"This Is The Conversation Economy... and marketing is everyone's job," says John Battelle.
John Battelle, Founder, CEO & Chairman of Federated Media and author of John Battelle's SearchBlog, shared thoughts about the conversation economy during his keynote presentation for Fuel For Thought, the Growth & Innovation Series, a thought-provoking, intimate half-day session about social media marketing which took place in Parsippany, NJ, on 11/5/09.
The era of packaged goods marketing has been eclipsed by conversation marketing [Read my post about Jonathan Salem Baskin and his 10 Ideas to Refocus Branding.]. As consumers, we distrust what we hear from corporate brands, preferring to form opinions based on the conversations taking place around us and online. In a conversation economy, every marketer is a publisher. Every publisher is a marketer. And every consumer is both marketer and publisher.
Conversation Economy Implications
Fascinating to consider the business implications of a conversation economy and how that affects communications with customers...
Marketers can no longer push messages. Brand marketers can still control their website and paid links. Everyone else is in charge for the rest of search results.
Which means that marketers must now pay attention to how customers and visitors behave online, how they increasingly gravitate towards search to find the information that they seek, and that they rarely start at your home page.
Battelle characterized search as a 'database of conversations.' One where customers use natural language [think long tail searches] to find what they seek and that creates a linked economic system - think social search.
How then is a brand marketer to market given the conversations?
According to Battelle, all media can be social -- especially given the desire on the part of marketers to share. Magazines and TV create engagement and ads make sense given the context a reader is in.
In the conversation economy, marketers require the skills of a publisher to succeed. They need to understand how to engage their audiences in conversation. It's a challenge because brands tend to be conservative and marketing tends to operate in a silo.
To succeed, marketing needs to be everyone's job vertically and horizontally throughout an organization. Marketing is the business and everyone plays a role!
If Web 1.0 was about marketing to constituents, Web 2.0 is about embracing the social media SEA and helping customers by filtering, aggregating and curating to create value and offer high quality marketing engagements.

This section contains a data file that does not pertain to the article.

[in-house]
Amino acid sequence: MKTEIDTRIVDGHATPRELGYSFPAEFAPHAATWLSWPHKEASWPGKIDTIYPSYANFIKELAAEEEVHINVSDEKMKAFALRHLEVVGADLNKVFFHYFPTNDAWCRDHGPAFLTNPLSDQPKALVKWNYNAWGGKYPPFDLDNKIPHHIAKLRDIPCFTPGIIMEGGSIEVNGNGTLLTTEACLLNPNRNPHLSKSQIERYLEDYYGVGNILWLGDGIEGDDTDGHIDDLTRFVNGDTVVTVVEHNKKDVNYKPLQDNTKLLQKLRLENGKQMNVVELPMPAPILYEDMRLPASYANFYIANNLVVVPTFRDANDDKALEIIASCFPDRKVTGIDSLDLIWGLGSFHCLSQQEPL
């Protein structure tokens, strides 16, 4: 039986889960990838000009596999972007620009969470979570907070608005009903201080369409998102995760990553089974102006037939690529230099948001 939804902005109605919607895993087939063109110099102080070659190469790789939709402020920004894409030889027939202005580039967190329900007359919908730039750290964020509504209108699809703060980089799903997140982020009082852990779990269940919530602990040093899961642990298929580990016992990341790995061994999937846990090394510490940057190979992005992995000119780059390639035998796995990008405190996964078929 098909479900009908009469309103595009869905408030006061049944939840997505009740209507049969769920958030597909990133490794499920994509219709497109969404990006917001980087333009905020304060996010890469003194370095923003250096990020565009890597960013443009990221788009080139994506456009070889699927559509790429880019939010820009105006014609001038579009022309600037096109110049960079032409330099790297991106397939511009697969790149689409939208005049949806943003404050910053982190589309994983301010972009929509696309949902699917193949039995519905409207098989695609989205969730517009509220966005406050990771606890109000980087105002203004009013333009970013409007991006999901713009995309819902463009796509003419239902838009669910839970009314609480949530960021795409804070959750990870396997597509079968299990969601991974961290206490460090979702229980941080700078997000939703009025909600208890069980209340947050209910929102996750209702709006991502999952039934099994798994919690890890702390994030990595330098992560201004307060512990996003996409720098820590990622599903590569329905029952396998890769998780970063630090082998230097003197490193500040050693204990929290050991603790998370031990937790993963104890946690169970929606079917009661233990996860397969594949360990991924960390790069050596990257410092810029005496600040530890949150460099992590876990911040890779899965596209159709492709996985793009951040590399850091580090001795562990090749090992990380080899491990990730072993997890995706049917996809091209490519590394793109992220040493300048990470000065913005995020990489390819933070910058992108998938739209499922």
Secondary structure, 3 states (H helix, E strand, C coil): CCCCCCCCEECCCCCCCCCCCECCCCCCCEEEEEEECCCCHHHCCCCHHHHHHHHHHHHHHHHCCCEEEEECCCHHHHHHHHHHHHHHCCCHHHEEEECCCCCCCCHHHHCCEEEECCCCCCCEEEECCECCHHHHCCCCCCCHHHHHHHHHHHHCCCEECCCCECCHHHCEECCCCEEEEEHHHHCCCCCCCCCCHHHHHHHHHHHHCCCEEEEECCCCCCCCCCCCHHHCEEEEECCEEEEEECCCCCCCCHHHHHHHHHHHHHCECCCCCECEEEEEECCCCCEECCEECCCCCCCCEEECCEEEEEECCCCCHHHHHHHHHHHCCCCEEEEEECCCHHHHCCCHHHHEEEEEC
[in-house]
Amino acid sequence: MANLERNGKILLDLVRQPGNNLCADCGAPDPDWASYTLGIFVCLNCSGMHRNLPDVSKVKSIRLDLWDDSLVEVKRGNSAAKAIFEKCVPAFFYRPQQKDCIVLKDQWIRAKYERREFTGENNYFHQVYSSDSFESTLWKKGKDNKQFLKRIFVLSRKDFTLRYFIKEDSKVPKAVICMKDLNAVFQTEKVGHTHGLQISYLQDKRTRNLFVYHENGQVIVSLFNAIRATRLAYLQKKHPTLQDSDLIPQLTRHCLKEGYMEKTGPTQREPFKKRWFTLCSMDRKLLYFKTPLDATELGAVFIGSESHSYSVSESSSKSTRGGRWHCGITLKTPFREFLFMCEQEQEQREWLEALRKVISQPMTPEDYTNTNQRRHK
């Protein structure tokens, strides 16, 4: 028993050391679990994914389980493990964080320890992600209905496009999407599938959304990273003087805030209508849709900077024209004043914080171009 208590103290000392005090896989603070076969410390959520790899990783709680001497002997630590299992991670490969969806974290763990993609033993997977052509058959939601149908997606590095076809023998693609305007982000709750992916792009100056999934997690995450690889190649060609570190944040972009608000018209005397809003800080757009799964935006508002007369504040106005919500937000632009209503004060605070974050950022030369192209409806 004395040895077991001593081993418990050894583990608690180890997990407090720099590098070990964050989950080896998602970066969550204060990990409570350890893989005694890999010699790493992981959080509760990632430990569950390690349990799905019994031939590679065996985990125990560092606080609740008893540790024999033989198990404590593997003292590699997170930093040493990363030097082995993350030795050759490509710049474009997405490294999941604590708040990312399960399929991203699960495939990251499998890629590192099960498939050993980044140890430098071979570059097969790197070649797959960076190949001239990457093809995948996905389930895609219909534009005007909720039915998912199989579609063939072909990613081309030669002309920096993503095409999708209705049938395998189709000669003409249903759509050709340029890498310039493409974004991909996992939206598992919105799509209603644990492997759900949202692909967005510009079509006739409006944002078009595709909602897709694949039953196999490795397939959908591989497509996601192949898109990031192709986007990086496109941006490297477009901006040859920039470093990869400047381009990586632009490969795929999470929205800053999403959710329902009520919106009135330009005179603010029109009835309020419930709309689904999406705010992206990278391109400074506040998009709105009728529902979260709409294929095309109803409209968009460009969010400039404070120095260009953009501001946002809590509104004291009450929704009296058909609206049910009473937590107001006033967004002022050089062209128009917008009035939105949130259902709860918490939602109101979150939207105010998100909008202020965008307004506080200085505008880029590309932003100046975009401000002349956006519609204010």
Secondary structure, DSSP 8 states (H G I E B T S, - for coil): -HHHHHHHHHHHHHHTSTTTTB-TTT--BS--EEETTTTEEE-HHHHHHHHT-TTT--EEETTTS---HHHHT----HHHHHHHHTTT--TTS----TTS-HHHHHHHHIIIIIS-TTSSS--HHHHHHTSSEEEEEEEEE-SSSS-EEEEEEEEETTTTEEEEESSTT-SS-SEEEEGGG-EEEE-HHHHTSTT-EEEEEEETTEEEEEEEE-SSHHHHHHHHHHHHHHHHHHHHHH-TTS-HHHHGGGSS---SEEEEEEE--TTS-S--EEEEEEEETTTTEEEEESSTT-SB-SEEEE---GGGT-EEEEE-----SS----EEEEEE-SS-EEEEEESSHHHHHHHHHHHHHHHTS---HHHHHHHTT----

Battelle's Conversation Marketing Guidelines:
1. Find conversations to join
2. Find leaders of conversation
3. Listen first, then join
4. Add value to conversations
5. When you're ready, dare to let the brand create conversation content!
6. Don't forget what truly matters: integrity, honesty, transparency, and interaction
I love this point: think in terms of making media annuities - small, consistent contributions over time.
Check out the examples John Battelle shared.
In Open Forum from American Express, you'll notice an ad box where the viewer can choose to engage with specific content from well respected small business bloggers.
Microsoft's ExecTweets offers an interesting destination [here is the Twitter Blog's post about ExecTweets].
Starbucks has been successful with My Starbucks Idea creating engagement and developing a community of passionate Starbucks customers.
Metrics haven't been fully consolidated for measuring effectiveness. However, marketers want to identify amplification of the message, equity in the brand and whether engagement takes place.
Sigma's Recap of John Battelle's Conversation Economy Keynote
Here is Sigma's recap of the John Battelle presentation: Fuel for Thought Recap: All Media Is Social. Now What? Many thanks to Sigma's Jenn Kim, from whom I learned about the event which also included breakout presentations from Visual Goodness and Federated Media. [I missed the Radian6 and Sigma sessions].
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